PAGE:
• Web & Mobile Rapid Application Development
  • ETL & Data Analytics
  • UX/UI Designing
  • Machine Learning & Artificial Intelligence
  • GIS & Map Services
  • Cloud Computing
  • Blockchain
  • Resources on T & M
How about having a quick call at your convenience? Please let me know a time to share the invites.
Thanks for your time. Look forward to speaking with you soon.
Regards,
Kathy

 

So how do YOU cope or, better yet, get rid of unwanted pests. Call the Orkin Man?

If I do that, I’m worried I will begin receiving spam e-mails from Ollie, the outbound marketing whiz from Orkin.

Dec 10

Peppercomm/Directors & Boards Survey Shows Societal Crises are Keeping Nearly ALL Board Directors Up at Night

Eight-in-10 admitted their companies aren’t prepared.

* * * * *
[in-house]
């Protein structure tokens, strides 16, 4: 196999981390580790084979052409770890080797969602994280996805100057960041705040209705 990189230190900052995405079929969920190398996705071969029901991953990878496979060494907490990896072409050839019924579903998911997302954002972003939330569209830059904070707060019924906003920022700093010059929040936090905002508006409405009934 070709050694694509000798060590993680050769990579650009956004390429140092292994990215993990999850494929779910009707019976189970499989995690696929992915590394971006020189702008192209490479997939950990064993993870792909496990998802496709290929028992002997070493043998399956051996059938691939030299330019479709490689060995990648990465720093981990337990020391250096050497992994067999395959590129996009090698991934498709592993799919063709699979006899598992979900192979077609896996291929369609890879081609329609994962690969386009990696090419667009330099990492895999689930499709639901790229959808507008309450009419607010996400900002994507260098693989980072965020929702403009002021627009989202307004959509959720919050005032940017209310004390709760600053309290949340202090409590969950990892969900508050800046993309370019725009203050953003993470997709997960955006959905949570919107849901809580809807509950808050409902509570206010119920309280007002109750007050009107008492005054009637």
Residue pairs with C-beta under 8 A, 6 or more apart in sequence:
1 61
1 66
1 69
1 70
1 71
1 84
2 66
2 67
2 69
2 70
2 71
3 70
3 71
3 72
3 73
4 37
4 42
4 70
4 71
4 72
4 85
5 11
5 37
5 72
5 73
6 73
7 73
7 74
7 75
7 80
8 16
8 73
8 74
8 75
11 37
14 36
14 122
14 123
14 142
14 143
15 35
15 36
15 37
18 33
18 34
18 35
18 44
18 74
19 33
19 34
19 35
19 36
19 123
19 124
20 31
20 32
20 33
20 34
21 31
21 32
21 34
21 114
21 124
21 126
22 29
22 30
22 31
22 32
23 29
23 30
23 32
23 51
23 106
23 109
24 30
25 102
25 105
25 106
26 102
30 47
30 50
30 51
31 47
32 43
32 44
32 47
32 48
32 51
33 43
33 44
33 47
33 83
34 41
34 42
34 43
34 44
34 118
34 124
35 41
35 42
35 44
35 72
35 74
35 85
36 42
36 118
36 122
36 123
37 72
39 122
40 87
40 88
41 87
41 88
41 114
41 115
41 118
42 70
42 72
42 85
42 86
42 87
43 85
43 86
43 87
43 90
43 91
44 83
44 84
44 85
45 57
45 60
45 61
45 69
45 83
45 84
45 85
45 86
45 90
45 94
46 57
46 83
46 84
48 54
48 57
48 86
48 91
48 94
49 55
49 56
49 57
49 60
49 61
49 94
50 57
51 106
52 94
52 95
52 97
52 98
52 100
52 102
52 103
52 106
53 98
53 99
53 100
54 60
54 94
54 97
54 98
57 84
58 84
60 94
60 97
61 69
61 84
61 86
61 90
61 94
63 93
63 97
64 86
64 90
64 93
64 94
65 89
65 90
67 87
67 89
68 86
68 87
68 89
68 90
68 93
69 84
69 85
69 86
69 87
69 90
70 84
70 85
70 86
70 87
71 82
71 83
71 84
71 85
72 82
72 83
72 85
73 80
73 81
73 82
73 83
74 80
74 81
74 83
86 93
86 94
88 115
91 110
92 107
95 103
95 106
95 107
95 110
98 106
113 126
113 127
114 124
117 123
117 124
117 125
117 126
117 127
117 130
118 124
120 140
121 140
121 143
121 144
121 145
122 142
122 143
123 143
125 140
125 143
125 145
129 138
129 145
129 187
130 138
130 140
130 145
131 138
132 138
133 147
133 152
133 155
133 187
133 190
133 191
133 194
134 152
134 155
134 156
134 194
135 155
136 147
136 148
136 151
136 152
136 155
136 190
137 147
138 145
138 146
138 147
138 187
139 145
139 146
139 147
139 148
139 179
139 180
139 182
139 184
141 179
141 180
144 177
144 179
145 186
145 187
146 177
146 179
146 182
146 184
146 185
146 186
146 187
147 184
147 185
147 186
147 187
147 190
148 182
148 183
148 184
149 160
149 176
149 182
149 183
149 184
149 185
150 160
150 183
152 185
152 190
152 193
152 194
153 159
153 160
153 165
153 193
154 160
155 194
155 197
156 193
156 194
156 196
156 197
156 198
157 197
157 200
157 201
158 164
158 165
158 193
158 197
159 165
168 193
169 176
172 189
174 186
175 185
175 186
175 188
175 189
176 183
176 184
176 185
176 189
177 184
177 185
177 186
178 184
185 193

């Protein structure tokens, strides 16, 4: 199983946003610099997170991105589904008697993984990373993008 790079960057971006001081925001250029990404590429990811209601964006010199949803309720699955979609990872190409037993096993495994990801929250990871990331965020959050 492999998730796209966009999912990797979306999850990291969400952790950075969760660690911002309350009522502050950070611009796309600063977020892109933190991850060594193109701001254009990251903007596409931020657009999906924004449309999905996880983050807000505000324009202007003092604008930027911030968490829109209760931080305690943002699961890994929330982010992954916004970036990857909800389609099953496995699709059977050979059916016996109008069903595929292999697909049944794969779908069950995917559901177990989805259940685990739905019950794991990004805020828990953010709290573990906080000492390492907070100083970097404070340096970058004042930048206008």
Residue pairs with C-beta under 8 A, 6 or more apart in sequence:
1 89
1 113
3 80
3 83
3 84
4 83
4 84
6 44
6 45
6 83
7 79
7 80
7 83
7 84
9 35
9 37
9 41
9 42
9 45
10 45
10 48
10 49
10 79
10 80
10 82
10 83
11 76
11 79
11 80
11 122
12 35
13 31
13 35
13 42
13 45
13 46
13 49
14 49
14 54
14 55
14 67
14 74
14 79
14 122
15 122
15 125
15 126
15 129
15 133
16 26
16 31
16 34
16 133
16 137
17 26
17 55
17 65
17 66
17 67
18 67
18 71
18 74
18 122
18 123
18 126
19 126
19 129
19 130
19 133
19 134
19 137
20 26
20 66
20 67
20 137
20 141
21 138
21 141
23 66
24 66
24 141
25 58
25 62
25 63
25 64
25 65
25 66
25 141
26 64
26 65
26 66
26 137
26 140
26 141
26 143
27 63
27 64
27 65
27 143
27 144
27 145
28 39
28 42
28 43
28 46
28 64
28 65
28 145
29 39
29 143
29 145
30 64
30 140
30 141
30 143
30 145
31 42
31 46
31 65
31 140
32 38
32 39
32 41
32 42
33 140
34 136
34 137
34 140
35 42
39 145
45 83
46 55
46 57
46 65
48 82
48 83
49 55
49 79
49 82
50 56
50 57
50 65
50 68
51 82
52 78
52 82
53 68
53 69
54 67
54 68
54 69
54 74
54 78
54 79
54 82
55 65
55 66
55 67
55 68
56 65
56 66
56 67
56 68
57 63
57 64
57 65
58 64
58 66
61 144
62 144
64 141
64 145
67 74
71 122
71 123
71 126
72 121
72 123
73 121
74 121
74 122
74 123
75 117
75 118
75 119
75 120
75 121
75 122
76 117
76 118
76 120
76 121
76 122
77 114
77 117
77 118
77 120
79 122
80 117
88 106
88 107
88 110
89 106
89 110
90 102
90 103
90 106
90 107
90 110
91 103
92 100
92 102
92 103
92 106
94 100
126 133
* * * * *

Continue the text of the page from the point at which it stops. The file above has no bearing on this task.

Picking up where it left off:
A recent survey of 43 directors of public and private boards revealed that nearly 90 percent are extremely or somewhat concerned about a societal crisis striking the company of which they are a director. An additional 84 percent of the directors said their company wasn’t prepared for crises ranging from mass shootings and trade wars to #MeToo and Twitter attacks from President Trump.

The survey was fielded immediately following a day-long simulation of a fictitious societal crisis created by Peppercomm, in partnership with Directors & Boards Magazine.

Other key findings included:

  • 77 percent of the participating directors were worried about their personal exposure and reputation as a result of the crisis.
  • 14 percent were EXTREMELY worried about their personal exposure.

The directors’ biggest concerns about a societal crisis impacting their company included: